Marvel’s movies are better because movies are best suited to characters, and Marvel’s characters tend to be more personalized, so there’s more of a story to tell about those characters.

  13. Khadij

    DC needs WB to take a leap of faith. That’s all it needs and bam! and Marvel needs to take a leap of faith on their animation

  14. Bree Keating

    Only DC film I’ve watched in recent times is Green Lantern, which was a let down. But their Batman trilogy (watched the first two, still yet to watch TDKR, don’t shoot me 😛 ) have been a success. Maybe not as popular as the Avenger’s film but still better than being considered a flop. To be honest, I don’t think DC’s problem is having to many flops as some people state, but maybe the fact they don’t have that much material (movie wise) in comparison to Marvel. At the moment I find Marvel dominating the movie scene in comics….as much as I regret saying this, I was hoping DC to bring out a better response to Marvels popularity. TDKR might of helped a bit but they need more in my opinion..

  15. Crain

    Marvel’s beating DC in movies because, DC is already beating them in comics which is there main thing of those two companies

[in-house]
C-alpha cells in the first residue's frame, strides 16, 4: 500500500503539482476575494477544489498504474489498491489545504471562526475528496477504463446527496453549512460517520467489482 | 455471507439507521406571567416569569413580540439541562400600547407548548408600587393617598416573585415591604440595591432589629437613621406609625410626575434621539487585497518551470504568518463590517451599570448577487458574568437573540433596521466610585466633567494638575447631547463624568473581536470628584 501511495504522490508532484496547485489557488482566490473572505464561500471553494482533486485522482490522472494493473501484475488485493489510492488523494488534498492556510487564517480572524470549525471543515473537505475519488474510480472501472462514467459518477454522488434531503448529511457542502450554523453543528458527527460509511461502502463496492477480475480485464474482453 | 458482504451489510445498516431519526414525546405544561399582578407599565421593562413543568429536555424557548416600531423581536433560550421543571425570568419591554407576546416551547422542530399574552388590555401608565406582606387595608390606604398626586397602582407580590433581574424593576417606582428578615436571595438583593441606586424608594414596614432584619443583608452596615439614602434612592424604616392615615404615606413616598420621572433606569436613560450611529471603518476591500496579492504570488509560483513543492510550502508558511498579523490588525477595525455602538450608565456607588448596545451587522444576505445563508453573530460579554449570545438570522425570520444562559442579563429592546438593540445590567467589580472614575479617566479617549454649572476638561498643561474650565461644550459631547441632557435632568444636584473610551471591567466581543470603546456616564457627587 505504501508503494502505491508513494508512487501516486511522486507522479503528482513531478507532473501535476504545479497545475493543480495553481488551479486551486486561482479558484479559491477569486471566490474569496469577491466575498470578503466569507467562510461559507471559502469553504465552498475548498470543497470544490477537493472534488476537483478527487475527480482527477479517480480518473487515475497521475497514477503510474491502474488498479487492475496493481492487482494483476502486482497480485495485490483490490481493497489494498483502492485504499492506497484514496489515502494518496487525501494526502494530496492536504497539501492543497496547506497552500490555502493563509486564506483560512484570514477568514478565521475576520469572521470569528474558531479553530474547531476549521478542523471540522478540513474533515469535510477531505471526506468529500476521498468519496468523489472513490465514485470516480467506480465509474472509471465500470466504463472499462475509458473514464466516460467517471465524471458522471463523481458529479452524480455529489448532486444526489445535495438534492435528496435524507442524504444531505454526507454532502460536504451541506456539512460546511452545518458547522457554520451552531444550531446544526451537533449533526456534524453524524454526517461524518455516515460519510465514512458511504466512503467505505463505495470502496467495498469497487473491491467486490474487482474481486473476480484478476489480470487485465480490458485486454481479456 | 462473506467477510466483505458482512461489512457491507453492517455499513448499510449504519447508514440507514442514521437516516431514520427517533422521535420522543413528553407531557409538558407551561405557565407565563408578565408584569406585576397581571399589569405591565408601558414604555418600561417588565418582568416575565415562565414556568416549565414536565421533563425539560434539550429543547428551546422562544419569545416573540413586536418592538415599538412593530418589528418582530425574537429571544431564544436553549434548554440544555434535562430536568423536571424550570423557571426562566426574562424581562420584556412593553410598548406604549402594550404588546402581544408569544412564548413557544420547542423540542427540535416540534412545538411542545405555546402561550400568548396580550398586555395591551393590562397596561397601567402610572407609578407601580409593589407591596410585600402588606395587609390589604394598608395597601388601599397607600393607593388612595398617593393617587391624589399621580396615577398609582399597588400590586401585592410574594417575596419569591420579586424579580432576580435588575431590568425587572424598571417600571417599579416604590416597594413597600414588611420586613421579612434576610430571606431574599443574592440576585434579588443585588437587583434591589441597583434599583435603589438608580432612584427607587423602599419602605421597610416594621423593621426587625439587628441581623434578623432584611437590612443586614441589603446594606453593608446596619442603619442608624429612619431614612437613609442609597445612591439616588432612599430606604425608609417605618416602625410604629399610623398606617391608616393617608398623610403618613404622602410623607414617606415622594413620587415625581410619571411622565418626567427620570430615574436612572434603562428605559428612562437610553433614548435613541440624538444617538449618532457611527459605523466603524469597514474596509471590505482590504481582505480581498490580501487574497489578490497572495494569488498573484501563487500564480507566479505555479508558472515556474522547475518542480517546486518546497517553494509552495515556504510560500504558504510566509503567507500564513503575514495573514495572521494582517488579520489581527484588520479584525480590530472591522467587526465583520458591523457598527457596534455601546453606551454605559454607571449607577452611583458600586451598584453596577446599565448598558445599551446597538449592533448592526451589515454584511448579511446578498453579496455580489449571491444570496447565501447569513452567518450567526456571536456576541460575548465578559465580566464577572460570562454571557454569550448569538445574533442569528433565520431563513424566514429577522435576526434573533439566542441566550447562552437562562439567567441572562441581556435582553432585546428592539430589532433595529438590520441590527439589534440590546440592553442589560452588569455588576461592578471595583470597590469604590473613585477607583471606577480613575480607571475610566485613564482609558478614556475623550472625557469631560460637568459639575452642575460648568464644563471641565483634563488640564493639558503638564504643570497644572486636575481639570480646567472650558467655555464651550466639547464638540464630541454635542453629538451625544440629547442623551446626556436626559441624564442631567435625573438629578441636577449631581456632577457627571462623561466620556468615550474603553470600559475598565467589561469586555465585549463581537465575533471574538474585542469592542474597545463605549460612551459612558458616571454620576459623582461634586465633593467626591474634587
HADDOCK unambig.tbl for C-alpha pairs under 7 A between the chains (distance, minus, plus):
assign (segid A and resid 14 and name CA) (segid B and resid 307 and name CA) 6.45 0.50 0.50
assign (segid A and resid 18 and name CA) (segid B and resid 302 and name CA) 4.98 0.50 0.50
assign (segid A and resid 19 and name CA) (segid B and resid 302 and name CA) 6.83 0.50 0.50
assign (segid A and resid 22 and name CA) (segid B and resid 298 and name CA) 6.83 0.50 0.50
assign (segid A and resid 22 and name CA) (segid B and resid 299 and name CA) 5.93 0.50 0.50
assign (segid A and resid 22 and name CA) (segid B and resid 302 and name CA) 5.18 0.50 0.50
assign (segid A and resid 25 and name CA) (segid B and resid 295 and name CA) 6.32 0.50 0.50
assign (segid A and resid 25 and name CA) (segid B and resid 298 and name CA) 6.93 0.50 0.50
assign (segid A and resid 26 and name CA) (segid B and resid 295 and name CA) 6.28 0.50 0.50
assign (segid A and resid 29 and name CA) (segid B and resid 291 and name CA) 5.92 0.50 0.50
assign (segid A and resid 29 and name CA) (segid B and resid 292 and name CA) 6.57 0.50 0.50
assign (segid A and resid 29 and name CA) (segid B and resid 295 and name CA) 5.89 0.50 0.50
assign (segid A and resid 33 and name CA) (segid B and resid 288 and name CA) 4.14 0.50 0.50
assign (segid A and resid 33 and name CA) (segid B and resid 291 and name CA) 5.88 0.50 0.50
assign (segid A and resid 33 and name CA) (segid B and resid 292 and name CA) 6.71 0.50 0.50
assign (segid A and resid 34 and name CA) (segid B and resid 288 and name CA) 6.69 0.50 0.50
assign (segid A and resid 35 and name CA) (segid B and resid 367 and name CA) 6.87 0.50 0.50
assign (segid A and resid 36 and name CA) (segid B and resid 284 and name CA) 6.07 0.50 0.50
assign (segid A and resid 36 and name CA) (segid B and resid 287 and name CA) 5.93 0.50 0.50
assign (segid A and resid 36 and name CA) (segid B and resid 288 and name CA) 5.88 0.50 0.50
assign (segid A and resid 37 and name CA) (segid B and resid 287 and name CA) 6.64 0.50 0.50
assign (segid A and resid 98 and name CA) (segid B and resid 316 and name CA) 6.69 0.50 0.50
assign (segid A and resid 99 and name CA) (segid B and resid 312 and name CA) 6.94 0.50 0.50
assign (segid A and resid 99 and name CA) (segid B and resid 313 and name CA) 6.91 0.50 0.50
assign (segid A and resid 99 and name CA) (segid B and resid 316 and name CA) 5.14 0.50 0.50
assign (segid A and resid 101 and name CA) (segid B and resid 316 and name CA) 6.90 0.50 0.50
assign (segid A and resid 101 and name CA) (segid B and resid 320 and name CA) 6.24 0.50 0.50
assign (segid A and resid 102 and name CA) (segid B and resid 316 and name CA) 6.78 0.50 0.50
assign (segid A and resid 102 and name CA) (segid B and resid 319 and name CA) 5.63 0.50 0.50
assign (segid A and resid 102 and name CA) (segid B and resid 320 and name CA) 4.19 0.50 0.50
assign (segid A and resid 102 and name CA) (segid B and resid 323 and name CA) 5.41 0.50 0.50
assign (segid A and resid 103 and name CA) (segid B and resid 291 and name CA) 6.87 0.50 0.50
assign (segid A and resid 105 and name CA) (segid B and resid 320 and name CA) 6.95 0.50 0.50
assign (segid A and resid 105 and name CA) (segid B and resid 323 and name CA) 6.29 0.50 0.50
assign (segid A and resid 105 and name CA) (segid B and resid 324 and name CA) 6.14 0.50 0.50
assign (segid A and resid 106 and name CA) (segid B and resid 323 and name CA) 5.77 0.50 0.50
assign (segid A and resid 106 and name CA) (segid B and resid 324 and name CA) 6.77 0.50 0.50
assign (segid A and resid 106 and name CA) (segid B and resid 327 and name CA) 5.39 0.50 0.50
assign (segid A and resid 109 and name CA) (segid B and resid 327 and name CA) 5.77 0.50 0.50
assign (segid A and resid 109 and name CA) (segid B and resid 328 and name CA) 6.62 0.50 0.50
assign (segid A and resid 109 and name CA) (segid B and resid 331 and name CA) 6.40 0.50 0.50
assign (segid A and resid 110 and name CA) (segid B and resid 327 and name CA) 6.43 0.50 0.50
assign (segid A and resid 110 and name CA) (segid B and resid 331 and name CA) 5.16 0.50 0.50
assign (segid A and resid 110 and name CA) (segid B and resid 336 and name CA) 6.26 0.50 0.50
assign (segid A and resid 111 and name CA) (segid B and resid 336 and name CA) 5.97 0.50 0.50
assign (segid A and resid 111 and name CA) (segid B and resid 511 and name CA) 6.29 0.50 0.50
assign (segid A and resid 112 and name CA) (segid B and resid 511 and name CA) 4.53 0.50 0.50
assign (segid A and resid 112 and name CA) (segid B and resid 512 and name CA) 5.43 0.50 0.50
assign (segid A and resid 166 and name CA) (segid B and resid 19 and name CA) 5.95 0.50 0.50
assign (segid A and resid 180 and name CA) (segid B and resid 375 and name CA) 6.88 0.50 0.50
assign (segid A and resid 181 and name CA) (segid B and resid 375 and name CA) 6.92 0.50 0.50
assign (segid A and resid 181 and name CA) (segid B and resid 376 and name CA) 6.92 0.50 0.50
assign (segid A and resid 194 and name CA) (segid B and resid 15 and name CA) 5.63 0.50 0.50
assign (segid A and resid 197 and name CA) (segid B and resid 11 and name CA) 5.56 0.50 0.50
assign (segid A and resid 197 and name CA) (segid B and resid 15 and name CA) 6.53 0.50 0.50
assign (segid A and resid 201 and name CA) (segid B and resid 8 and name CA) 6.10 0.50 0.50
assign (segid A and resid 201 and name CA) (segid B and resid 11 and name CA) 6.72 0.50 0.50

16. mjumrah

    DC needs to embrace the fact that they are a comic book company and that their characters will never star in a Citizen Kane quality flick.

    • m-cubed

      They definitely could. Despite the inherent silliness of most comic book characters, many have great depth and themes to explore (Dick Grayson, whom I will never shut up about, is very complex and interesting, despite originally donning a mullet and 80s-style suit. His storyline is the best way I’ve seen the inherent dichotomy of youth and growth explored. I can definitely see an action-art house hybrid film with him in the lead). The problem is that DC (mainly Snyder) is equating the ‘grimdark’ style and ‘edginess’ with depth, along with the basic elements of an Intro-to-Philosophy course. They think heavy-handed Jesus imagery makes a film deep and artistic, while it actually makes it more stupid when unearned and blatantly shoved in. The weird pseudo-Christian narrative Snyder has been forcing is the problem, rather than the source material defying complexity. Take a look at ANAD Moon Knight, Watchmen, TDKR. Even Red Hood Rebirth has some themes going on. Comic books can undoubtedly be deep and complex, just not in the way DC has been forcing it.